Candidates (4): Cole McDonald (Hawaii), Mason Fine (North Texas), Brady White (Memphis), D’Eriq King (Houston)
Group V: First-Year Starters Who Could Pop
You don’t need to have previous starting experience to win a Heisman. Jameis Wiston and Johnny Manziel won the award as redshirt freshmen, and Cam Newton won the award after a season in junior college and no meaningful FBS experience. Realistically, these players need to be part of established programs where there’s a ready-made infrastructure conducive to winning. Some of these quarterback competitions are still up for grabs, hence the “or” included between some of the names below.
Candidates (11): Joey Gatewood and Bo Nix (Auburn), Jacob Eason (Washington), Sean Clifford (Penn State), Hunter Johnson (Northwestern), Jack Coan and Graham Mertz (Wisconsin), Keytaon Thompson and Tommy Stevens (Mississippi State), Gage Gubrud (Washington State), Spencer Sanders (Oklahoma State)
Group VI: All Other Power 5 Starting Quarterbacks
We can’t rule out any player who starts for a Power 5 school. Any quarterback from a power conference has a schedule hard enough to get to the playoff with enough wins, and there’s precedent for a Heisman winner from a program with a losing history: Robert Griffin III from Baylor. In the 15 years before Griffin won the Heisman in 2011, Baylor had just one winning season, and that was a 7–6 campaign in 2010. If you’re a Power 5 starting quarterback, you’ll have enough opportunities to play your way into the Heisman race, no matter who you are.
Candidates (33): Peyton Ramsey (Indiana), Zack Annexstad (Minnesota), Artur Sitkowski (Rutgers), Isaiah Williams (Illinois), Josh Jackson (Maryland), Elijah Sindelar (Purdue), Jarrett Guarantano (Tennessee), Terry Wilson (Kentucky), Ben Hicks (Arkansas), Matt Corral (Ole Miss), Riley Neal (Vanderbilt), Ryan Willis (Virginia Tech), Tommy DeVito (Syracuse), James Blackman and Alex Hornibrook (Florida State), Jamie Newman (Wake Forest), Anthony Brown (Boston College), Kenny Pickett (Pitt), N’Kosi Perry (Miami Fl.), Matt McKay (NC State), Jawon Pass (Louisville), Quentin Harris (Duke), Sam Howell (North Carolina), Tobias Oliver (Georgia Tech), Charlie Brewer (Baylor), Skylar Thompson (Kansas State), Austin Kendall (West Virginia), Alex Delton (TCU), Thomas MacVittie (Kansas), Dorian Thompson-Robinson (UCLA), Dillon Sterling-Cole (Arizona State), Chase Garbers (Cal), Jake Luton (Oregon State)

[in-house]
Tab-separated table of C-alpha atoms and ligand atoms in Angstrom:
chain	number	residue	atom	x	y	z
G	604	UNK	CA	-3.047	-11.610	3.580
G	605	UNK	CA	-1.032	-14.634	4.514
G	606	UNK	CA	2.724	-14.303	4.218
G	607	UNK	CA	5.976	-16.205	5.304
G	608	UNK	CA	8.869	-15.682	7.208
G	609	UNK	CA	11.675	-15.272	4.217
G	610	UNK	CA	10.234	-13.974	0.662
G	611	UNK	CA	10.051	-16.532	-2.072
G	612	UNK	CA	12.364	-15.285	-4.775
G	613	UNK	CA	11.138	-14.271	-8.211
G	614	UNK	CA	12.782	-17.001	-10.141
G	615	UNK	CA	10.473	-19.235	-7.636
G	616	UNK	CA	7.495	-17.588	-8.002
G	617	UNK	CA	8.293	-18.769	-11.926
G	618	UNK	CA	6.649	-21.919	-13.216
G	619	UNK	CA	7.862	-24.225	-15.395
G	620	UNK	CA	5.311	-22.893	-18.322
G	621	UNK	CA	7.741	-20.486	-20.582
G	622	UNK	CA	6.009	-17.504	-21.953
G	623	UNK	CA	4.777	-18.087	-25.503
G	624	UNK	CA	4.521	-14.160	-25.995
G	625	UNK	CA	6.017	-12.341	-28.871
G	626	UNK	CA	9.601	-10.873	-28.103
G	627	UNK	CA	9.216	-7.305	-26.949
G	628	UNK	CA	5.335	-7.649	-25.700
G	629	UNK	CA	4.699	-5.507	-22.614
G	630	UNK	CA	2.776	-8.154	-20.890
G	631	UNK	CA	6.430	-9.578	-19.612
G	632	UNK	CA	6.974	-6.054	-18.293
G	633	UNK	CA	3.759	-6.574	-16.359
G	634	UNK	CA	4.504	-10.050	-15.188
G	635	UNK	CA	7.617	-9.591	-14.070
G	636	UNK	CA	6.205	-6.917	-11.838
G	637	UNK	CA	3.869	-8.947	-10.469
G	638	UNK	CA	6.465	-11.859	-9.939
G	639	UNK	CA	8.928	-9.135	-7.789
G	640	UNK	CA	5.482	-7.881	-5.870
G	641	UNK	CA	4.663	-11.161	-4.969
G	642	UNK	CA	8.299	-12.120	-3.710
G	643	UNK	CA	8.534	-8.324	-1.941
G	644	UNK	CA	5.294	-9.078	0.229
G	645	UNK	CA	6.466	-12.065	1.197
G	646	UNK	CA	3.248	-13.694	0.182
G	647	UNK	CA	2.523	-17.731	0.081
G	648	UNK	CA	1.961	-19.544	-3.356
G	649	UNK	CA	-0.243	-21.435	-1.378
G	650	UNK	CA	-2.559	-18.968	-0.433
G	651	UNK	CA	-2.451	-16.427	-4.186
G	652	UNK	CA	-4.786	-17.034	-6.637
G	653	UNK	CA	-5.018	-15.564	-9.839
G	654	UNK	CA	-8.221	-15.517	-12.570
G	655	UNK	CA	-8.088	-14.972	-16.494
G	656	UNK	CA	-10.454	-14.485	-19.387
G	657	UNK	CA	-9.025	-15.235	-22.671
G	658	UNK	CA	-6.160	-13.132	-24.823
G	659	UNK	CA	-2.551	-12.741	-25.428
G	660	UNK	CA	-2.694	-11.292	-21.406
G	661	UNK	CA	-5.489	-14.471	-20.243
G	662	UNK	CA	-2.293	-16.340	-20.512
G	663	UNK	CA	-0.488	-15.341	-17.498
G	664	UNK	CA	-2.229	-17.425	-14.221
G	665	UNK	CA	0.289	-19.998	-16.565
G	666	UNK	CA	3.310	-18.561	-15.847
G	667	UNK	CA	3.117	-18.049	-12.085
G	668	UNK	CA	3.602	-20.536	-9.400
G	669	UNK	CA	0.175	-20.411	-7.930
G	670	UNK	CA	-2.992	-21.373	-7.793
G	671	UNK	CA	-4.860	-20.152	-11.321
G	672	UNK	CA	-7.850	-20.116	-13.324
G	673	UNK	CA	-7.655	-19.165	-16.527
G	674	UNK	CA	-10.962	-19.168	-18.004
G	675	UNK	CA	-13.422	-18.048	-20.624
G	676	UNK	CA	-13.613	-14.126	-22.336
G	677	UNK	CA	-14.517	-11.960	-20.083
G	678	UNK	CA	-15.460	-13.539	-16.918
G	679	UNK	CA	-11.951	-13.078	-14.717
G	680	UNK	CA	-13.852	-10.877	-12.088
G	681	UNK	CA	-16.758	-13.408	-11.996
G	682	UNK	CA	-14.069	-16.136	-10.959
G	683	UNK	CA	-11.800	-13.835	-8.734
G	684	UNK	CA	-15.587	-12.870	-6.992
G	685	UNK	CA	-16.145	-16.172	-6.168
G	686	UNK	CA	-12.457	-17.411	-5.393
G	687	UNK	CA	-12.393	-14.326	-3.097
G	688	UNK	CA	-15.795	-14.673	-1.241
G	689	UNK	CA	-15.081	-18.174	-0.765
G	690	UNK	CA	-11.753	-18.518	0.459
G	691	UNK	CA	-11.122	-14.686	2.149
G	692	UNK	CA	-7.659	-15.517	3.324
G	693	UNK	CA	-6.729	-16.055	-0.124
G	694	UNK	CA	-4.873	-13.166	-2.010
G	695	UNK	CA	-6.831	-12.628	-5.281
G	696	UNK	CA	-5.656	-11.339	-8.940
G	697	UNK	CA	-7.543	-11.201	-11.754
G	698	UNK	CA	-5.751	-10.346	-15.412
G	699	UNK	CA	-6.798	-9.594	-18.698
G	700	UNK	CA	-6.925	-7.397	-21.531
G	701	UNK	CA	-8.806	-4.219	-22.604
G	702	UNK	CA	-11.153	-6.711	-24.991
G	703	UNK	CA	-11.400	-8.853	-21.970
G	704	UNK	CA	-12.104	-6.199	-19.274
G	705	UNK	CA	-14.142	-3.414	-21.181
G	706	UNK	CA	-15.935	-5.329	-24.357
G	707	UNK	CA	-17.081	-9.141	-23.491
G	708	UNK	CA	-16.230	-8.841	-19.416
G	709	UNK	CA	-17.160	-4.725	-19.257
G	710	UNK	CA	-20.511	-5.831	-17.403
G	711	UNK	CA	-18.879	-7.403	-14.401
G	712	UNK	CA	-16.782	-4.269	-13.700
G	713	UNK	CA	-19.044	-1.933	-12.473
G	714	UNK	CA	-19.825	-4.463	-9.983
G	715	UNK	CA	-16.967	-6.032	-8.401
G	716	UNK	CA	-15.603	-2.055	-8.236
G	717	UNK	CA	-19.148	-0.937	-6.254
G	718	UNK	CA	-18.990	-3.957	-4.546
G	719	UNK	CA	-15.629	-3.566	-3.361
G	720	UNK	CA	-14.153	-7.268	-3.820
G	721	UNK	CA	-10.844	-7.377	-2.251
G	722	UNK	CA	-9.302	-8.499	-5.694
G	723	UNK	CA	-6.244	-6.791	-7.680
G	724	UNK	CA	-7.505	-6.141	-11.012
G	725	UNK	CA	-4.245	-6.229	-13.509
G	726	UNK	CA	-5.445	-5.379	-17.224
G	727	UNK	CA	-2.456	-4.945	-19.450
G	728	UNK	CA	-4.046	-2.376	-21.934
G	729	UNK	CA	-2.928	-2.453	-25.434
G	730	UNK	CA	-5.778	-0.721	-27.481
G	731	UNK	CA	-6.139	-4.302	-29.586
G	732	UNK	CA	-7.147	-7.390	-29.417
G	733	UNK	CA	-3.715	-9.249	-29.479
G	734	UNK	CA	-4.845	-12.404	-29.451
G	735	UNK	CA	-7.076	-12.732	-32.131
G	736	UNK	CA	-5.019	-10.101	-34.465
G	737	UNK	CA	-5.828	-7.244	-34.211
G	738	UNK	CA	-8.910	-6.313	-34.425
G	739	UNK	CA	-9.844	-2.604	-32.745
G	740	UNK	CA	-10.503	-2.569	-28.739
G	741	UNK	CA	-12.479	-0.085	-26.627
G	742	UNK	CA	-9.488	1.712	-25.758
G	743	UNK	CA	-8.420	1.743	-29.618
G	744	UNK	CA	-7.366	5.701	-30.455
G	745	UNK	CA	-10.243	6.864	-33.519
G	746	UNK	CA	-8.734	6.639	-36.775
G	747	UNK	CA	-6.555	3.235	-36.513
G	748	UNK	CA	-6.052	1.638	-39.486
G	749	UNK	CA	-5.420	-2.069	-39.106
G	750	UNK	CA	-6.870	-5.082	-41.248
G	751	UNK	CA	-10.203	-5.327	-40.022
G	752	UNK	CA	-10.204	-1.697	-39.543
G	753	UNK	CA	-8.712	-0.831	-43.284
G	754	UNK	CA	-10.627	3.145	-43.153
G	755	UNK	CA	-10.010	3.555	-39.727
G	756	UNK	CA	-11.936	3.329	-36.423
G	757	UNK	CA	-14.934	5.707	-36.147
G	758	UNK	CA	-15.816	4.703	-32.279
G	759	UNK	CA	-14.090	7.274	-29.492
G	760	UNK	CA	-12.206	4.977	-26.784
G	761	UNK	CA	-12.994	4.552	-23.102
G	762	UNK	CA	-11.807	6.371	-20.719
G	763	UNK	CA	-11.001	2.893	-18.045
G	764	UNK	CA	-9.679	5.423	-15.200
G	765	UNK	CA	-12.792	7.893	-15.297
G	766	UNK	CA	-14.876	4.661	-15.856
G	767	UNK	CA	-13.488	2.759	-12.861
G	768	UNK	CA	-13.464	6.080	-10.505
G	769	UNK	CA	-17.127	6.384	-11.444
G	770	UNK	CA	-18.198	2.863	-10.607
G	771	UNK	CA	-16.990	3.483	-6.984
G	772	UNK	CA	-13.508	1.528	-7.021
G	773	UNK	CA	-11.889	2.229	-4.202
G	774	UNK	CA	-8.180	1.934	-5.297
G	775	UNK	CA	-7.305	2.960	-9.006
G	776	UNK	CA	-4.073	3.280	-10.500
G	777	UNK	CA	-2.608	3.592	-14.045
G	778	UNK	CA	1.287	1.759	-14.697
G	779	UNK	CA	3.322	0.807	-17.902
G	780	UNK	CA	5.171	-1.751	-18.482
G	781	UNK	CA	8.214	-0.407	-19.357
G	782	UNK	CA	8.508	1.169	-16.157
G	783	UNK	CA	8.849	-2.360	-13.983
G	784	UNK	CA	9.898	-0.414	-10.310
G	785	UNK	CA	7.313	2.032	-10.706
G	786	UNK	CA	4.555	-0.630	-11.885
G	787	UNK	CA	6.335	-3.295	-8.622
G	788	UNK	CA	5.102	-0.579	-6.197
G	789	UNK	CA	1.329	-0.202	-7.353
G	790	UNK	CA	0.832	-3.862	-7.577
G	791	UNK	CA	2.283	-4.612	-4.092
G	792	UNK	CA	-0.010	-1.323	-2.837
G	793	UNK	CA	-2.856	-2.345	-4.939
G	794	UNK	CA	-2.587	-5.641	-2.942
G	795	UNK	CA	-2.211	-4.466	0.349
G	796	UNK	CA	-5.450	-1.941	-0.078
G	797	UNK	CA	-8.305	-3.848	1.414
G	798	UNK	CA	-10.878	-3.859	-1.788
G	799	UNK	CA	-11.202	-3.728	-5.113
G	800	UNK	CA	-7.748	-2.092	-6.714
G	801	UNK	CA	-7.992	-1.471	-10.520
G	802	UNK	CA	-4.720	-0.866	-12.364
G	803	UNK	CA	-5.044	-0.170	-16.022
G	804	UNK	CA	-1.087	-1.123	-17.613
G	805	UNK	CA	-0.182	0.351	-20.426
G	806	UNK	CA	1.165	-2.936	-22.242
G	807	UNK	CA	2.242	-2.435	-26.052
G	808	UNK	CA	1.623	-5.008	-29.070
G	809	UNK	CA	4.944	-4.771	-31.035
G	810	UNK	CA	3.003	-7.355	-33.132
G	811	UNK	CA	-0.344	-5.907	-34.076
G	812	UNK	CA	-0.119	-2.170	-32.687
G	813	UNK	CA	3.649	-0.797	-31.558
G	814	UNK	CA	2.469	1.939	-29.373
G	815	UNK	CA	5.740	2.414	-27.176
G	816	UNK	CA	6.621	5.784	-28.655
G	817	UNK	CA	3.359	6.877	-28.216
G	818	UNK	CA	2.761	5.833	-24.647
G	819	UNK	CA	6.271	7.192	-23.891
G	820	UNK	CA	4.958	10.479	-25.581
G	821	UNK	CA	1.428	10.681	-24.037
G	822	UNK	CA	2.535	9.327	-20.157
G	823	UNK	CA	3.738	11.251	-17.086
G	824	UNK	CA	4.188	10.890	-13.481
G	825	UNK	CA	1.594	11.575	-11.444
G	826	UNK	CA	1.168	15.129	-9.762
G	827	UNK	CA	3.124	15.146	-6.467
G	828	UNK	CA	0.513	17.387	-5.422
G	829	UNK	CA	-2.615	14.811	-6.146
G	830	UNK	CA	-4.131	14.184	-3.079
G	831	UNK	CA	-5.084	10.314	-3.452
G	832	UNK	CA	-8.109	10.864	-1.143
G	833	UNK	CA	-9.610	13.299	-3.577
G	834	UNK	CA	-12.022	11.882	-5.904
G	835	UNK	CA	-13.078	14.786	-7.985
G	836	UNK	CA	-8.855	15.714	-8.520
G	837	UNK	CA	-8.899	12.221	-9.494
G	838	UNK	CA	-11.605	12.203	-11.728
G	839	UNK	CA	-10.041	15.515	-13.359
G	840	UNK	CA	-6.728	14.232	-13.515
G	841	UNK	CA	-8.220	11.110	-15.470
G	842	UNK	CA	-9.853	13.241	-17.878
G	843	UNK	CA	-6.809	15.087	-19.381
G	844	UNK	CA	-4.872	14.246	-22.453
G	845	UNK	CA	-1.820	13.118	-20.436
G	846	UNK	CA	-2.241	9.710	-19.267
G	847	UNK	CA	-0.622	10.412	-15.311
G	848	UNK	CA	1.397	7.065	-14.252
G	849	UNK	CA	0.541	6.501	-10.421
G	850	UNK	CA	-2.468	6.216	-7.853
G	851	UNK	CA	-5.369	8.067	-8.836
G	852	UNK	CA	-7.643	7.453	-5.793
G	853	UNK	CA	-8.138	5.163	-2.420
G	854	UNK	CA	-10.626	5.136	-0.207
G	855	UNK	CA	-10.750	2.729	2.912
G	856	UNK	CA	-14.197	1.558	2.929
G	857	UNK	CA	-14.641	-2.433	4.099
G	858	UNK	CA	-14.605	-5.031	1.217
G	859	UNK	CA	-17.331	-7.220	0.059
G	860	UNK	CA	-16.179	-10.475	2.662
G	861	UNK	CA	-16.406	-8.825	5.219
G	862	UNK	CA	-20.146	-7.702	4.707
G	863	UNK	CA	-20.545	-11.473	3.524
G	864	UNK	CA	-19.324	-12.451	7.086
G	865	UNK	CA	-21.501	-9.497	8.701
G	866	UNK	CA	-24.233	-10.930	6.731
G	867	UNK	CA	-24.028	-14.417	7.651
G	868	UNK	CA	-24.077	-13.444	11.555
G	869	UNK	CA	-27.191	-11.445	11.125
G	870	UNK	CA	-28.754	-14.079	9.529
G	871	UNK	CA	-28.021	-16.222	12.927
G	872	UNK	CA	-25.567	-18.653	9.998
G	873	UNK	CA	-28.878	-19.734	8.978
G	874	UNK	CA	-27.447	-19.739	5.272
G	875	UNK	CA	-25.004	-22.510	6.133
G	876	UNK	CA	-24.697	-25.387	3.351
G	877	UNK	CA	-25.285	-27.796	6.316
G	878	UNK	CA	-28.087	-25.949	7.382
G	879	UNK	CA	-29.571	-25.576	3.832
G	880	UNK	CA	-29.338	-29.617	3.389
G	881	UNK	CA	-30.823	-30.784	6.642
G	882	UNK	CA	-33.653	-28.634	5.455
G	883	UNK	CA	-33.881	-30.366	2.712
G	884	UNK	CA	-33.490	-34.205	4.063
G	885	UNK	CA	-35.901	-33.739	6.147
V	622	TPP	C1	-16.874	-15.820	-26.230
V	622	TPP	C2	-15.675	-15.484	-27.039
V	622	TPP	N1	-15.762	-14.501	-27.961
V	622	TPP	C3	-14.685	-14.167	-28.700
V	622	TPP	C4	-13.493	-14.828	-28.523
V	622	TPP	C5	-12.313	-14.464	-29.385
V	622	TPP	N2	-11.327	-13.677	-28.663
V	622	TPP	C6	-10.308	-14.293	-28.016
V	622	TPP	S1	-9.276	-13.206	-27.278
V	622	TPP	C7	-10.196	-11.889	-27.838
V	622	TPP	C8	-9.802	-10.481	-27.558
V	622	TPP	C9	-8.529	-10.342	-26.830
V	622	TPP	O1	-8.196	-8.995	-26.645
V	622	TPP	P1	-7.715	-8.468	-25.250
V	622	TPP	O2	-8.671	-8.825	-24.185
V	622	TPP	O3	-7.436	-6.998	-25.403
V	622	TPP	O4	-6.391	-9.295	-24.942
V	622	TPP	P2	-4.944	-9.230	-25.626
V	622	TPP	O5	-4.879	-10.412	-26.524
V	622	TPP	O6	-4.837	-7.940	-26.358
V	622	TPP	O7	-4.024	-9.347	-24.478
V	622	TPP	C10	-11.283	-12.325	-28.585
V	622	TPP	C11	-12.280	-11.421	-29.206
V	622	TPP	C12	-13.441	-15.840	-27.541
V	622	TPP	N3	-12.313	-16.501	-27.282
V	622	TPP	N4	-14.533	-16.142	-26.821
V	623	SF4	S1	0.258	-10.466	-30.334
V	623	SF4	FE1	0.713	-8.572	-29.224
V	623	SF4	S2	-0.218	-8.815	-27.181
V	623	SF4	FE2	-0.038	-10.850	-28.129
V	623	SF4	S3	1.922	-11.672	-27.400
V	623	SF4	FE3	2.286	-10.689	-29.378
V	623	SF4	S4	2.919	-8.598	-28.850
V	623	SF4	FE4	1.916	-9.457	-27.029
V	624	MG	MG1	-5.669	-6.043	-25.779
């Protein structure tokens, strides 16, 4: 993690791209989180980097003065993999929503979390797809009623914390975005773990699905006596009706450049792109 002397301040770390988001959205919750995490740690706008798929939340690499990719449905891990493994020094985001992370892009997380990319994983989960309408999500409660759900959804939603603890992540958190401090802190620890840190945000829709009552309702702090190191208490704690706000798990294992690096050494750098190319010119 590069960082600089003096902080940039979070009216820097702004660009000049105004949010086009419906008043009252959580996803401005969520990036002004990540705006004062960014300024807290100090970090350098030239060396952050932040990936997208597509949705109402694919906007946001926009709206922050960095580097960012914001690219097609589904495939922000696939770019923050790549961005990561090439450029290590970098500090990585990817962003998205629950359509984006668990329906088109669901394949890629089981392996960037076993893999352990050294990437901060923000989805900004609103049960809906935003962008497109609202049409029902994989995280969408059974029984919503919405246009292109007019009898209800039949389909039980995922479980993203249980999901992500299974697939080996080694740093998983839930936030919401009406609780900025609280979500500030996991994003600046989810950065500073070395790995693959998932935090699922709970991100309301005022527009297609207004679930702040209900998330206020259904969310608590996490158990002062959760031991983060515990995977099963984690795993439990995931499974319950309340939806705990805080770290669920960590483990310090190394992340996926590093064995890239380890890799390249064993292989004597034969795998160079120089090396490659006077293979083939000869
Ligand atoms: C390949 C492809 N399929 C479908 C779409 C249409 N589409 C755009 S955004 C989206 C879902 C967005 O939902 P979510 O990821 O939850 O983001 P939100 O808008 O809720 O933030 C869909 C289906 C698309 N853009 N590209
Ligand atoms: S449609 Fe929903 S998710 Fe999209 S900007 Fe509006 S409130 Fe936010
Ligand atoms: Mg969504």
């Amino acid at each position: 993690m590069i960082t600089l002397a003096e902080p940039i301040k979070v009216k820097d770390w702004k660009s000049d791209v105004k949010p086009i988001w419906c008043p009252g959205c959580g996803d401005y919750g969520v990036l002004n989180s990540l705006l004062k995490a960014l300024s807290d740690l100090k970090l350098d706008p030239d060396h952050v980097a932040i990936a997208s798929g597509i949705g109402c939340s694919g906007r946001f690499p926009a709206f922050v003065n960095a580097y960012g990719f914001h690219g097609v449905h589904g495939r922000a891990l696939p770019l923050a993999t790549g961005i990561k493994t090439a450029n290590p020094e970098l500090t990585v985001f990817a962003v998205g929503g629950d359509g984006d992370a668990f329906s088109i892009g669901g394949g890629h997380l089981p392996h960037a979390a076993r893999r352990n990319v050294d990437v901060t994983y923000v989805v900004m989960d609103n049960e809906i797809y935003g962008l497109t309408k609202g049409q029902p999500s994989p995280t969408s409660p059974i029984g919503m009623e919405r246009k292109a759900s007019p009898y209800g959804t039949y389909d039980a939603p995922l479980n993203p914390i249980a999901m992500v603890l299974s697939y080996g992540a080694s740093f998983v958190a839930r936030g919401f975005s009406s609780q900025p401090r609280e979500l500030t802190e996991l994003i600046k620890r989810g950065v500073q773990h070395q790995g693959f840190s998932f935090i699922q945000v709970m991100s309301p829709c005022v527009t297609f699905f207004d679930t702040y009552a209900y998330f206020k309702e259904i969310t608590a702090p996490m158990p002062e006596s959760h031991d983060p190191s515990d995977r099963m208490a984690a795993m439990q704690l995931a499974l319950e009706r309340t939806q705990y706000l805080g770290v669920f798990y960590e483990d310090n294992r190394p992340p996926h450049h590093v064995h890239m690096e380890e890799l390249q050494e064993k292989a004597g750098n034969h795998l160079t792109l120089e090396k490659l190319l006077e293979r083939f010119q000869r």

Group VII: Workhorse Running Backs
Running back is the only non-quarterback position to win the Heisman since the inception of the BCS era in 1998, with Ricky Williams, Ron Dayne, Reggie Bush, Mark Ingram and Derrick Henry winning the award (plenty of other tailbacks have been finalists.) All of those running backs had successful seasons before winning the award, with Mark Ingram’s 702 rushing yards being the lowest rushing total in the season before winning the award. When you dig into the finalists, Christian McCaffrey rushed for 300 yards the season before he finished second in the voting in 2015, but his 7.1 yards per carry as a freshman gave an indication of his potential. In theory, the list of possible running backs that could win the award is countless, so the compilation of this list is admittedly inexact. I used sheer production to account for most of the players, and yards per carry to try to account for players who could have a McCaffrey-esque jump.
Candidates (21): De’Andre Swift (Georgia), Najee Harris (Alabama), Jonathan Taylor (Wisconsin), Travis Etienne (Clemson), Eno Benjamin (Arizona State), J.J. Taylor (Arizona), Jermar Jefferson (Oregon State), A.J. Dillon (Boston College), J.K. Dobbins (Ohio State), Kennedy Brooks (Oklahoma), CJ Verdell (Oregon), Ricky Slade (Penn State), Lamical Perine (Florida), Rakeem Boyd (Arkansas), Joshua Kelley (UCLA), Zack Moss (Utah), Anthony McFarland (Maryland), Reggie Corbin (Illinois), Michael Carter (North Carolina), Pooka Williams (Kansas), Greg McCrae (UCF)
Group VIII: The Adrian Peterson Category
Only one true freshman has been top three in Heisman voting in since 1998: Adrian Peterson, who had 1,925 yards and 15 touchdowns as a first-year in 2004. Realistically, we might not see another true freshman running back like Peterson for long time, if we ever see another one. Peterson was the No. 1 overall recruit in his class, and he was so physically dominant as a freshman that some have speculated he could’ve gone to the NFL straight from high school, which can only be said about a few players in the history of the game. As unlikely as it may be, we can’t rule out true freshmen tailbacks because of Peterson.